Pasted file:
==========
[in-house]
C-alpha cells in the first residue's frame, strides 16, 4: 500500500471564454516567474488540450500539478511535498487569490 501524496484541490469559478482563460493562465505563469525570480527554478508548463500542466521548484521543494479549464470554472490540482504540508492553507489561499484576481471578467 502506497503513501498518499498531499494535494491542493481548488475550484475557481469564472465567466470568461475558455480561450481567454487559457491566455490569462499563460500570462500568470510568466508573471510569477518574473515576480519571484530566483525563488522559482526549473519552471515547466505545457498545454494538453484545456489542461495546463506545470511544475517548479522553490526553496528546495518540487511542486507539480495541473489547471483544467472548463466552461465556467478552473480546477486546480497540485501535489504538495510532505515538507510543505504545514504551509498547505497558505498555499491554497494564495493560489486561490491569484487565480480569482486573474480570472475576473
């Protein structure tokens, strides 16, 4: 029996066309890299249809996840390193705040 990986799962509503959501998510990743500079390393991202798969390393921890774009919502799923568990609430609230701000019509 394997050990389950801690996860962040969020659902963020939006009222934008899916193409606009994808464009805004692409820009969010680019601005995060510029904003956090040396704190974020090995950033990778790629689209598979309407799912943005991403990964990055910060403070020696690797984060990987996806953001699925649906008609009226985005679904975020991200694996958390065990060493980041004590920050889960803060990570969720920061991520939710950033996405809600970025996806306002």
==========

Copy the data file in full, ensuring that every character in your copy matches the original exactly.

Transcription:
[in-house]
C-alpha cells in the first residue's frame, strides 16, 4: 500500500471564454516567474488540450500539478511535498487569490 501524496484541490469559478482563460493562465505563469525570480527554478508548463500542466521548484521543494479549464470554472490540482504540508492553507489561499484576481471578467 502506497503513501498518499498531499494535494491542493481548488475550484475557481469564472465567466470568461475558455480561450481567454487559457491566455490569462499563460500570462500568470510568466508573471510569477518574473515576480519571484530566483525563488522559482526549473519552471515547466505545457498545454494538453484545456489542461495546463506545470511544475517548479522553490526553496528546495518540487511542486507539480495541473489547471483544467472548463466552461465556467478552473480546477486546480497540485501535489504538495510532505515538507510543505504545514504551509498547505497558505498555499491554497494564495493560489486561490491569484487565480480569482486573474480570472475576473
């Protein structure tokens, strides 16, 4: 029996066309890299249809996840390193705040 990986799962509503959501998510990743500079390393991202798969390393921890774009919502799923568990609430609230701000019509 394997050990389950801690996860962040969020659902963020939006009222934008899916193409606009994808464009805004692409820009969010680019601005995060510029904003956090040396704190974020090995950033990778790629689209598979309407799912943005991403990964990055910060403070020696690797984060990987996806953001699925649906008609009226985005679904975020991200694996958390065990060493980041004590920050889960803060990570969720920061991520939710950033996405809600970025996806306002």